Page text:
“I bought my first property in Camden Town in my early twenties,” she says. “I couldn’t understand why anyone would rent rather than buy. It was a real struggle then, just as it is now. You were able to get big multiples of your salary, then I borrowed from my parents and my boyfriends’ parents.
“It was more important for me to have a modest lifestyle and live somewhere, than go out having lots of dinners or buying clothes.”
It gave her the taste for property and she started “sniffing out bargains”, which she renovated and sold as a hobby. She admits that she “had that entrepreneurial streak in my blood. I trawled the classified ads in newspapers looking for the deal”. She learned to buy well, but also to renovate stylishly — to a budget — to give added value.
Finally, she set up her own property company. LCP will find, purchase, renovate, let and manage the property for clients. “We have no third parties so we can control the cost,” Heaton says.
Today she runs a team of 50 employees. She specialises in one- and two-beds, because the rental market is largely made up of corporate tenants — mostly “the children of very wealthy clients studying here” or professional couples, located to London through their jobs. “What they want is something very similar to the boutique hotels that they’ve been staying in,” says Heaton of her clients.
Only the ultra-wealthy can bag £1 million-plus flats, of course. When I moan about foreign non-coms taking over London housing stock, she offers a robust defence: 50 per cent of the central London market is bought for buy-to-let investment. This fills a socioeconomic role, stimulating economic growth and providing jobs for a huge array of professions.
“We did an analysis on the private rented sector and each year brings in at least £1.5 billion into the economy,” she declares.
She insists we’re only talking about six square miles (prime central London is confined to the Royal Borough of Kensington & Chelsea and the City of Westminster).
“It’s a tiny market. There are only 5,000 transactions in a year, only 100 per week,” she says. “Half are buying to rent out. So 50 per cent is occupied, there are no lights out there. And the bubble is not going to burst. Worldwide people see London as this safe haven asset class.”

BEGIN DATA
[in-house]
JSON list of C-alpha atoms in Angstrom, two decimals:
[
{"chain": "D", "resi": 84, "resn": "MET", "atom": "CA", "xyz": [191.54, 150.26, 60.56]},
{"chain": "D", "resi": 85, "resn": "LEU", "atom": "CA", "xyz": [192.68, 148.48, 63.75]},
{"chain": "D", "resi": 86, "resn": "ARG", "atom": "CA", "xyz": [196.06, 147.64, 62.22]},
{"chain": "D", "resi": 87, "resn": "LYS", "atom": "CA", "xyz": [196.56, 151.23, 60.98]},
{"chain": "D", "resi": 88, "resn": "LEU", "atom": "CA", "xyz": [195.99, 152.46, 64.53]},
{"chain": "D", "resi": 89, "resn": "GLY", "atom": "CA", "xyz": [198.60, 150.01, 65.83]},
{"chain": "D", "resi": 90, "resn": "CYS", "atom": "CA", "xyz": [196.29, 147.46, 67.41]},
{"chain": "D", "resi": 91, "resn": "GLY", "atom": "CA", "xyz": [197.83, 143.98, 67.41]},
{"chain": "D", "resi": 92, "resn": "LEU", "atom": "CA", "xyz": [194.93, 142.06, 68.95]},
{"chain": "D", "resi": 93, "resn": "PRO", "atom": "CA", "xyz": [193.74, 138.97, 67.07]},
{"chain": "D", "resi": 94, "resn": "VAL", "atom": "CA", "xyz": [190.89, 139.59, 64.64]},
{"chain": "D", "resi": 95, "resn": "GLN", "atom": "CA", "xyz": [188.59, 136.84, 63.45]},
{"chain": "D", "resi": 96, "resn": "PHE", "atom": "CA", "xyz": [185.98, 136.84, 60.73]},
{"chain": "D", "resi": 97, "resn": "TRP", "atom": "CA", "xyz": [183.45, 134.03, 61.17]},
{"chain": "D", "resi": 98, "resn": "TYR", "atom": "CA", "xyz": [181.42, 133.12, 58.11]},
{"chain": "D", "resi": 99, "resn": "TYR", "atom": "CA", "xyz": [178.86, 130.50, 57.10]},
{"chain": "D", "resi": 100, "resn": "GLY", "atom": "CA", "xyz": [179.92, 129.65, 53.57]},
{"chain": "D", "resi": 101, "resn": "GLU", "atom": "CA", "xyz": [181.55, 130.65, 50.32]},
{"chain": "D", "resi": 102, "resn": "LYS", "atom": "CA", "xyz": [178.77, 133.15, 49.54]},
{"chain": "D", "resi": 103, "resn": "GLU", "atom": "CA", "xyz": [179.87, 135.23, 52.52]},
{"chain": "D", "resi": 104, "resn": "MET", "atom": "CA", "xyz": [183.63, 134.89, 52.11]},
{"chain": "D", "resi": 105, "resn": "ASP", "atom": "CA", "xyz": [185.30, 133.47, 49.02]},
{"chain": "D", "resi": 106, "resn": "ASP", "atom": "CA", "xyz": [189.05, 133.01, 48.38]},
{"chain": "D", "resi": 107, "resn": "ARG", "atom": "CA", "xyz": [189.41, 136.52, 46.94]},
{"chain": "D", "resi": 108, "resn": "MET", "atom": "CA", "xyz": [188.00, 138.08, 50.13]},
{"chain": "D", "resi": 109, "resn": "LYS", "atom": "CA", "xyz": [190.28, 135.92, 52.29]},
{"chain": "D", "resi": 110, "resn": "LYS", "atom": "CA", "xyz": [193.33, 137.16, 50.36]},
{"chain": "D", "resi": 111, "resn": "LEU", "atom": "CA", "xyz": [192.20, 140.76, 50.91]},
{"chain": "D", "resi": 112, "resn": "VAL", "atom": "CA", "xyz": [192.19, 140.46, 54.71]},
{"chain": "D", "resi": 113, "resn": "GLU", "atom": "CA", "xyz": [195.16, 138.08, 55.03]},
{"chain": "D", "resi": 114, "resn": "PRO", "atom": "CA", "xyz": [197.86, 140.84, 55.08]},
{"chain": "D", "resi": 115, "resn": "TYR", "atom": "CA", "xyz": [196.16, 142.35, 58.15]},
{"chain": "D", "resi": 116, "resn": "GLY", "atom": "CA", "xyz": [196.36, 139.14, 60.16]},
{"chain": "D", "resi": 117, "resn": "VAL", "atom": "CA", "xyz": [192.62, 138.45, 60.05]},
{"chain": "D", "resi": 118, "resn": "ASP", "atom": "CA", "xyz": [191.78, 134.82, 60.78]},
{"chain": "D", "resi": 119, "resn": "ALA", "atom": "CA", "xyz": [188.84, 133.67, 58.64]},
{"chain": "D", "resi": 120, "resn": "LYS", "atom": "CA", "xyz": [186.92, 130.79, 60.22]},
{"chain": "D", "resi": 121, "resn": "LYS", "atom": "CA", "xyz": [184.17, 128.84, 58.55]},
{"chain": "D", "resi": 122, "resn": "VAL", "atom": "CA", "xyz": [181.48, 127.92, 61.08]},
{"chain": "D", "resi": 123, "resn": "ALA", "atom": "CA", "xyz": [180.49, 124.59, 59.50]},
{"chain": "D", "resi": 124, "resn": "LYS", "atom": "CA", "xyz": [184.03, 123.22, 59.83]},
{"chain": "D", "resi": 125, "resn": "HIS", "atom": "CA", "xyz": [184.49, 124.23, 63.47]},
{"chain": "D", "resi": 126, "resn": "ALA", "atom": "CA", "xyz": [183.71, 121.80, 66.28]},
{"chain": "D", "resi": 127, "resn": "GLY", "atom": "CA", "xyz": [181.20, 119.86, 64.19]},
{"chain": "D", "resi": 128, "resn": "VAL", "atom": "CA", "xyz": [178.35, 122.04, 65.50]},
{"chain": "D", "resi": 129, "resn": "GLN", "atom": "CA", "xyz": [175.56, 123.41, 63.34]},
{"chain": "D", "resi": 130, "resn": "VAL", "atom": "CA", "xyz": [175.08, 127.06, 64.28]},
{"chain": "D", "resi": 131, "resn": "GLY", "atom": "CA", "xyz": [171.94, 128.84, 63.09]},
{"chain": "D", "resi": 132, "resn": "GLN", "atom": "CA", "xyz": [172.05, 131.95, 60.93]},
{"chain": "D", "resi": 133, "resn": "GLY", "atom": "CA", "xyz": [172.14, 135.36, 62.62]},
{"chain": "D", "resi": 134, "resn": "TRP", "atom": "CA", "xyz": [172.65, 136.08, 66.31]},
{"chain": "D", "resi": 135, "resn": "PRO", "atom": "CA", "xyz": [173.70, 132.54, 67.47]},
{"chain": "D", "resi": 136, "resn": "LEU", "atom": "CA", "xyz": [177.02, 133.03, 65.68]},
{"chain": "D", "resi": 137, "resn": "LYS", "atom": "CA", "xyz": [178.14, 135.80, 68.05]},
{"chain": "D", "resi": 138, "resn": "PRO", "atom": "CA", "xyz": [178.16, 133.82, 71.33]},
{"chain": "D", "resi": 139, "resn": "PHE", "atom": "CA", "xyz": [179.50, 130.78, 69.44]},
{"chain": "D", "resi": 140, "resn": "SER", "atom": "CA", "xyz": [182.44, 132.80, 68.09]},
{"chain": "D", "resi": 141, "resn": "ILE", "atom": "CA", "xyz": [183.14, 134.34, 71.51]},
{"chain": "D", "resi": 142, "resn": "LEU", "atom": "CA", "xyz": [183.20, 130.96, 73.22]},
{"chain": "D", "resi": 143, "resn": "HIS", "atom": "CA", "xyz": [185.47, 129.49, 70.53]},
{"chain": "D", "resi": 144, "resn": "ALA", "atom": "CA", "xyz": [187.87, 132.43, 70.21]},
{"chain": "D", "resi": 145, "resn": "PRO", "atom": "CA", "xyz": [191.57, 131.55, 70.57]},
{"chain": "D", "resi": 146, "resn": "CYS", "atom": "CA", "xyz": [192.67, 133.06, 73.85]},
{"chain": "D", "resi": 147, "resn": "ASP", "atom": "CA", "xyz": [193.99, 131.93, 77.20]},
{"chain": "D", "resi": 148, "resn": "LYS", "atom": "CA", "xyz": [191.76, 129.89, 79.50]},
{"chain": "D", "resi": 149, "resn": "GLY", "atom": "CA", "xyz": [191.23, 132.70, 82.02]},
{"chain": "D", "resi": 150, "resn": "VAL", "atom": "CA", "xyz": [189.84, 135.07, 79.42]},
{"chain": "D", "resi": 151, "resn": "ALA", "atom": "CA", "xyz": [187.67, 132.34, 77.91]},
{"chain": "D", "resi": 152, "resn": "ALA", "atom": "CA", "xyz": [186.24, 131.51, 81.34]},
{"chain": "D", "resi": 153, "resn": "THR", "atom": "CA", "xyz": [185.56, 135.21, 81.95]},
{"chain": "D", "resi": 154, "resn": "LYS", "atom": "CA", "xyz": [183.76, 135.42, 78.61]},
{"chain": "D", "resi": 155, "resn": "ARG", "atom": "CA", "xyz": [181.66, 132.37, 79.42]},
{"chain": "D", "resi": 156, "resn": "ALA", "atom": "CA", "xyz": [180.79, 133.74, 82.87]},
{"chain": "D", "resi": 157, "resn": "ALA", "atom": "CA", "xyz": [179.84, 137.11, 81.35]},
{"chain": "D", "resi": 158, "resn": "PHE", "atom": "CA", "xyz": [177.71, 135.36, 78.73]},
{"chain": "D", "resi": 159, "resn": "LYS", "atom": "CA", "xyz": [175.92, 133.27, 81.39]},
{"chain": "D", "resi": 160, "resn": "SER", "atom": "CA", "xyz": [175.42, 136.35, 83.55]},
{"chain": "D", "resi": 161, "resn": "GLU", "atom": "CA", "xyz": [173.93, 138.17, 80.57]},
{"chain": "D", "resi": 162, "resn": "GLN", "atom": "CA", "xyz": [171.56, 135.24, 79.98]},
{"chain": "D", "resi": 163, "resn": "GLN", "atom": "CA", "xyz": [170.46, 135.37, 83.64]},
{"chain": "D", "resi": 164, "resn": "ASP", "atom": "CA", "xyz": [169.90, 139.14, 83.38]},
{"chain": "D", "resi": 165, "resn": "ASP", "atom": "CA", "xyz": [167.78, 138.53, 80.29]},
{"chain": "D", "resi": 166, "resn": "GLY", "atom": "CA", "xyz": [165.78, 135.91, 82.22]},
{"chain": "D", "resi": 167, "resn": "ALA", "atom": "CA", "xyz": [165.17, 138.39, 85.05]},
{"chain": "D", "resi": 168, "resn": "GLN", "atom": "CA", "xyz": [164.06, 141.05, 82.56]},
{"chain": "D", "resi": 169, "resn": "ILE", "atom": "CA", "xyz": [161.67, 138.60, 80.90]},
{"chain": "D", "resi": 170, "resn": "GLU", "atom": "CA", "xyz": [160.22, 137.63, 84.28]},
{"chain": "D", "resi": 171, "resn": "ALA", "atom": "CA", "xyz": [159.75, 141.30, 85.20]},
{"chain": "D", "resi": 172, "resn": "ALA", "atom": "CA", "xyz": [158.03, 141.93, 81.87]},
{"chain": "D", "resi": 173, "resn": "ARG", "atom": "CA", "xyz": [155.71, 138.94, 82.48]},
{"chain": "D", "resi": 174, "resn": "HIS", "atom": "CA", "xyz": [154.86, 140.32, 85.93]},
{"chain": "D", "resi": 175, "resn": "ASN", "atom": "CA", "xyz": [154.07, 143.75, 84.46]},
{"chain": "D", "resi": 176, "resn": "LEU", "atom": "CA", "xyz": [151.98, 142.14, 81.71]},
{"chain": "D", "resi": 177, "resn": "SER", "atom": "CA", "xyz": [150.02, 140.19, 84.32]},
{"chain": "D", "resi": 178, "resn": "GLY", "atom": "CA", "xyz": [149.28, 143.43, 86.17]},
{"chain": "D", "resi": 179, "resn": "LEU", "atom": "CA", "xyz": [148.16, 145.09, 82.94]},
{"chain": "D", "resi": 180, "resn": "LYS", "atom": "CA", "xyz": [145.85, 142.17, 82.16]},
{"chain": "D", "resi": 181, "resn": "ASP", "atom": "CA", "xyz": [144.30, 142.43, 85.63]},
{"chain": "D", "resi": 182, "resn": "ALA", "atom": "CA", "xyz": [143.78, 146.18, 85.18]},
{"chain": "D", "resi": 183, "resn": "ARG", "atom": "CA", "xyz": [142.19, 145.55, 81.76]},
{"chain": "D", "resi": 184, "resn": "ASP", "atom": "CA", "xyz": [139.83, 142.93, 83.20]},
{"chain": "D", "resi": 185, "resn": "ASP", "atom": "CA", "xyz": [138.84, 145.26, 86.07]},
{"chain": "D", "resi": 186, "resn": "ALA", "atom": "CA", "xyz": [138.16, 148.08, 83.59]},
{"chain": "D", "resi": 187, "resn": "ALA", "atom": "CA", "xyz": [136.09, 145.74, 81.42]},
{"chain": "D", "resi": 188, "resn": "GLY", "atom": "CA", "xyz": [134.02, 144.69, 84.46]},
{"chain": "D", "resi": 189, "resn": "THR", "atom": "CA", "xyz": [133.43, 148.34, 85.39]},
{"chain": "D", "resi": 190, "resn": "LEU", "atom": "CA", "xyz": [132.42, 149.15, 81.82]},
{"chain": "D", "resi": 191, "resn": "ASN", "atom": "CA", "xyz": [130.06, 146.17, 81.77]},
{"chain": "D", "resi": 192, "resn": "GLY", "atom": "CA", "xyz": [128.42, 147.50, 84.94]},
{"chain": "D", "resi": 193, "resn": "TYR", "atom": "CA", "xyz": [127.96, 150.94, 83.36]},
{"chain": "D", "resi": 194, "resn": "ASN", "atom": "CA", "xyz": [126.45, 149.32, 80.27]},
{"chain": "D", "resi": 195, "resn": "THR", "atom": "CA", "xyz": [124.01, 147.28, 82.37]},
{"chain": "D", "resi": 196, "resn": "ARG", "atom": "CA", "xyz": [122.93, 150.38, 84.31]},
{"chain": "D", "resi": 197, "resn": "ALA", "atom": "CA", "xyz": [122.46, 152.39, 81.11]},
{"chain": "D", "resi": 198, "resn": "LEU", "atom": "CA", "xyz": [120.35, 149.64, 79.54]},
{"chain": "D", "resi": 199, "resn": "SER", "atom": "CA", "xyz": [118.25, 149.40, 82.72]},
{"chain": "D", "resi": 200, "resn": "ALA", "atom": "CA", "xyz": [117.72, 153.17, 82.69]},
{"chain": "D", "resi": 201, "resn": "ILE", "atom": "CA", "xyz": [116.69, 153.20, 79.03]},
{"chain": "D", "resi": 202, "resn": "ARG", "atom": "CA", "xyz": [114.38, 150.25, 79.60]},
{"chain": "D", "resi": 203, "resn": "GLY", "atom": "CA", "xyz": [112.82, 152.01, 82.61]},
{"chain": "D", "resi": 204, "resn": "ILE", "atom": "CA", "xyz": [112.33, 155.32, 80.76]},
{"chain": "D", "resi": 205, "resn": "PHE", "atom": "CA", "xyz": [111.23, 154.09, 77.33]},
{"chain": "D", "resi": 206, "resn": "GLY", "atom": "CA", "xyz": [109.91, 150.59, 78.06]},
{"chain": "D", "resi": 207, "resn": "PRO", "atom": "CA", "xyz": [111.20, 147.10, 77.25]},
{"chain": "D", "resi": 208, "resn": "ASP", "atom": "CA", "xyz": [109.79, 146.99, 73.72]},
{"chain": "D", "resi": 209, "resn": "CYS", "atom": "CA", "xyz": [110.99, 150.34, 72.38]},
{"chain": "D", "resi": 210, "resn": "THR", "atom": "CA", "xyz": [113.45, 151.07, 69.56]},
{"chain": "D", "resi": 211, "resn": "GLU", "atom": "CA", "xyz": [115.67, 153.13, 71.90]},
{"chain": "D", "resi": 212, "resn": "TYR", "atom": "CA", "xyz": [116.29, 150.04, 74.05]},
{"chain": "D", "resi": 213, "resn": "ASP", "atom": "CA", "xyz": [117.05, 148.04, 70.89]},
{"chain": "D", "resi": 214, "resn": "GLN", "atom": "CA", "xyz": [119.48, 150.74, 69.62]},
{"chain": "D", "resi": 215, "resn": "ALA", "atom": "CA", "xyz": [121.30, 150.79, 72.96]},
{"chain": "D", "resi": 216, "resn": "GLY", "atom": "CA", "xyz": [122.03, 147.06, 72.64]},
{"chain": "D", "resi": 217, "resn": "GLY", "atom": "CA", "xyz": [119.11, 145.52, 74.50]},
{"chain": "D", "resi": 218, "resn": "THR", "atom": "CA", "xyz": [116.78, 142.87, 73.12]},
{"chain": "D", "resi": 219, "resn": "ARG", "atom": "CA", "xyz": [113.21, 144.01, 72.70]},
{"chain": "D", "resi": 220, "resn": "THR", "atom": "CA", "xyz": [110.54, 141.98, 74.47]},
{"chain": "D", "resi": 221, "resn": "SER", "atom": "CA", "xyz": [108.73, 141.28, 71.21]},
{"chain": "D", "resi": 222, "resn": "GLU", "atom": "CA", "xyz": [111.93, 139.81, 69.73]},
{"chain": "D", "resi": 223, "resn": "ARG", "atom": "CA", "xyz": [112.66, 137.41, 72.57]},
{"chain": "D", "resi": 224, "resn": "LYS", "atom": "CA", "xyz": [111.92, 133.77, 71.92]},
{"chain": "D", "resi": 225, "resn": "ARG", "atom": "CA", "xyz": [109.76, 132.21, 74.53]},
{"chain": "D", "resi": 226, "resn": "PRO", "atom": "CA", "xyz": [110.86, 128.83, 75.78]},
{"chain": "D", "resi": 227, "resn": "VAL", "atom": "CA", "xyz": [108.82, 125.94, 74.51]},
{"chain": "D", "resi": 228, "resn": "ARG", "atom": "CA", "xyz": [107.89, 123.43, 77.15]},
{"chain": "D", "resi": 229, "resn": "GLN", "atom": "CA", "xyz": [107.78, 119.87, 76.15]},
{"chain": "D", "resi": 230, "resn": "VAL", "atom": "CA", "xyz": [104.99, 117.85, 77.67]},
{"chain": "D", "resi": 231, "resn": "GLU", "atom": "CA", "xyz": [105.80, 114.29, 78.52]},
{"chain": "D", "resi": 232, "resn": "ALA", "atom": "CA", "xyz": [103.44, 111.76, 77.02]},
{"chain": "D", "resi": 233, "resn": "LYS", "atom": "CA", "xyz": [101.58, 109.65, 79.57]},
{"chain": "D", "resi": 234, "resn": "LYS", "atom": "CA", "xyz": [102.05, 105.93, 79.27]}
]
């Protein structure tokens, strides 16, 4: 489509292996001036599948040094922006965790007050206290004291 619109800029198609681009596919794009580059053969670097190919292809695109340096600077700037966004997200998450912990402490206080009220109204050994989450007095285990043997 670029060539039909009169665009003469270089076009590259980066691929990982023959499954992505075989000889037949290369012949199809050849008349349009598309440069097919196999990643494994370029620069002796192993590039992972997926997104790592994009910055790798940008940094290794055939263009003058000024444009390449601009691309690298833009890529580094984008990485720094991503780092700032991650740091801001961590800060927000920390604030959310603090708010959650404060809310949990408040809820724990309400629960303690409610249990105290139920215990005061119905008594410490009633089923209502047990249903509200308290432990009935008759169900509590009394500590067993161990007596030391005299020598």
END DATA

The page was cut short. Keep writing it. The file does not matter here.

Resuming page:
These properties are not designed or developed for Londoners, she says firmly. Not only are they unaffordable, but they are too small to be appealing. “The average price is £1.7 million so it has nothing to do with the domestic housing market — and it never did.”
She will never overbid on a property, and knows exactly what rent it should yield. Location and style tends to be more important than the number of rooms, she says. The key is to go for a contemporary, neutral styling with practical, hard-wearing materials.
“In the private rented sector you have to create something that endures,” she insists. “Our business model is the antithesis of Candy & Candy, where it’s a triumph of style over substance.”
Her own house is rather different, of course, with its bold palette, stained glass and antique curios. The business model she developed for individual investors has led LCP to launch its dedicated residential property funds buying properties to rent. This allows you to get into the market with an investment starting from £25,000.”
The first two funds, launched in 2007 and 2010, have shown a return on investment of more than 50 per cent since acquisition. “By investing savings in the fund, it provides a way for young professional Londoners to keep pace with the rapidly inflating London market as they save up for their deposit,” she explains. LCP has since then pioneered the launch of the only two Sharia-compliant residential funds in the UK, meaning that the prime London market is open to all investors.
LCP has just announced a new offer of shares in its fourth vehicle, London Central Apartments II (LCA II), a listed investment company. LCA II takes advantage of the surge in interest to invest in central London residential, capitalising on its excellent growth performance, both short and long term. Open for SIPPs, ISAs and accepting a minimum subscription of £25,000 from eligible investors, for more details visit www.londoncentralportfolio.com.
Photographs: David Butler